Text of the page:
(Miso meat sauce with lettuce, papaya chunks, and rice)
Last weekend was Canadian Thanksgiving, and I am still trying to cope with its “aftermath.” While I merrily spent my time eating, sleeping, and idling, work piled up in a most unmerciful manner. So here I am now, trying to catch up with previously neglected tasks and making quick lunches with leftovers from last night’s dinner.
I decided to test out this “miso meat sauce” recipe because a) ground pork was on sale (so was the papaya, actually), and b) I still had leftover carrots from last week’s bi bim bap bento. The dish turned out to be a wonderful accompaniment for rice, and anything that goes well with rice is worth making again.
Besides the miso meat sauce, there are two other recipes that I want to share with you this week. Both are from my Thanksgiving potluck dinner this past weekend. Like last year, this year’s Thanksgiving dinner was a cosy affair with two friends of mine. The host was Justin, with whom I have celebrated Thanksgiving for four consecutive years. One of last year’s participants, Karen, had moved back to her hometown after her graduation in June. Instead, Yolanda, who had been away last autumn, was here to join us again.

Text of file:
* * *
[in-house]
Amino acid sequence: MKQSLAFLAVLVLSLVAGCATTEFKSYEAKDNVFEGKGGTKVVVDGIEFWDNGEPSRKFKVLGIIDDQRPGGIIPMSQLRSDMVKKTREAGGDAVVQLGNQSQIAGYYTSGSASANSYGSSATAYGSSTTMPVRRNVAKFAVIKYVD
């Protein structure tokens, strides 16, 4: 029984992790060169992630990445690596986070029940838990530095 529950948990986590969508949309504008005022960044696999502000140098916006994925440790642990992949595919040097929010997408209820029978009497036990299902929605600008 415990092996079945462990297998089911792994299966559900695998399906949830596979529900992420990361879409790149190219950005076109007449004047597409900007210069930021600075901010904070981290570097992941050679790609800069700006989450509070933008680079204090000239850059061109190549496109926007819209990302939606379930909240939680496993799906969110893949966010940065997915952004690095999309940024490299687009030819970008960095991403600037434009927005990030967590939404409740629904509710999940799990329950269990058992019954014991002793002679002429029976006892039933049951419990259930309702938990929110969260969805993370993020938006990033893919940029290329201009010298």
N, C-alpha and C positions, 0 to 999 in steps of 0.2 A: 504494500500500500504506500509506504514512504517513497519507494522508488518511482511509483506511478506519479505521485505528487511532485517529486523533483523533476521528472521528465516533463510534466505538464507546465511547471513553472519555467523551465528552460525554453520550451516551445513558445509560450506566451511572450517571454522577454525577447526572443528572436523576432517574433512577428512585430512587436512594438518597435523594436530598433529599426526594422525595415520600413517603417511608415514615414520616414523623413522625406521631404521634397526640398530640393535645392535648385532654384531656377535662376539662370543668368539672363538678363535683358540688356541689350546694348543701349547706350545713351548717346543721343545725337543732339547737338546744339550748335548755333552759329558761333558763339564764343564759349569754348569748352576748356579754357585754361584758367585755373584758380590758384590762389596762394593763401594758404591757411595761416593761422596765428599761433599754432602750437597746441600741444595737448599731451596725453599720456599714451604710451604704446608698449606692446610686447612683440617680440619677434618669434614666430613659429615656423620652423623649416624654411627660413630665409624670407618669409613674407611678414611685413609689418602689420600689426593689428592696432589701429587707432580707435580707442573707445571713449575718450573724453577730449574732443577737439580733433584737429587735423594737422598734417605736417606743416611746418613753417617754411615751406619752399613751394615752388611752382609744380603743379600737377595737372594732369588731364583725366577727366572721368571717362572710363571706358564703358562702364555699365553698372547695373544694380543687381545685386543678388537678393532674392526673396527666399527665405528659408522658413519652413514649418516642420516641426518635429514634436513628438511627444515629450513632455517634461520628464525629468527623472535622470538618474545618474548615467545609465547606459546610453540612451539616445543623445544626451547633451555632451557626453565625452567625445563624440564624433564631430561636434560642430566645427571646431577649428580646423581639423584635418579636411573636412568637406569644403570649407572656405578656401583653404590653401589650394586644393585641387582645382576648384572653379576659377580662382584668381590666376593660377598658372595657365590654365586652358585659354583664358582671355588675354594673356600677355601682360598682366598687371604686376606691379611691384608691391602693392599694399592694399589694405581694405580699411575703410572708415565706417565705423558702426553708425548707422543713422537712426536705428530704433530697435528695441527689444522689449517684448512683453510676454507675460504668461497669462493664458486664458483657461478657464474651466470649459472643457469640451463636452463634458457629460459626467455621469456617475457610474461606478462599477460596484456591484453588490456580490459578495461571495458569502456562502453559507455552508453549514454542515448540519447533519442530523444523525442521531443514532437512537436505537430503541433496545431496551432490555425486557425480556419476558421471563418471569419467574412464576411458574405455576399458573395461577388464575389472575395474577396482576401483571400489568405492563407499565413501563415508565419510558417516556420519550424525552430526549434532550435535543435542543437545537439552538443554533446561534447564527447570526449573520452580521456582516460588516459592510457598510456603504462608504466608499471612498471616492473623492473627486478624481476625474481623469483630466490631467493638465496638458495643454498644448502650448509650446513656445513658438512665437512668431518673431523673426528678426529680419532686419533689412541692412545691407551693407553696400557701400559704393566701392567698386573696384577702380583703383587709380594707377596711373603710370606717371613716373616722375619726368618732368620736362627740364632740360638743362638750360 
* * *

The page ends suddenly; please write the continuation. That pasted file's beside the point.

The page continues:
Yolanda made roast chicken with lemon and herbs, while Justin showed us one of his “inventions” involving broccoli and bacon. My contributions this year were a potato gratin with mascarpone cheese and porcini mushrooms and chocolate-raspberry tarts. The potato gratin recipe is from the November 2007 issue of Bon Appetit, and the tart one is from Nigella Lawson’s How to Be a Domestic Goddess. This was my first time attempting these two recipes. I think I did an agreeable job overall, but there was definitely room for improvement.
For me, dinner parties are perfect occasions to experiment with new, perhaps fancy, recipes. Realistically speaking, one should adhere to the tried-and-tested; yet at the same time, a girl like me who cooks only for herself does not have that many opportunities and justifications to play around in the kitchen for hours and indulge her culinary fancies. Gone are the days when I would be overcome by pangs of nostalgia for this little fisherman place in Venice and make “Venetian mussel risotto” on a Wednesday night. Nowadays I tend to focus on what’s on sale at the supermarket.
(But that’s a story for another time.)
The three of us had a pretty good time eating and watching meaningless Taiwanese television. My friends and I rarely do anything “interesting” or spectacular. Most of the time we just sit around and engage in inane activities, but that is precisely how I like to spend time with them. Too bad this would be the last year for us to celebrate Thanksgiving together, but I am thankful for all the fond memories I have accumulated during the past four years.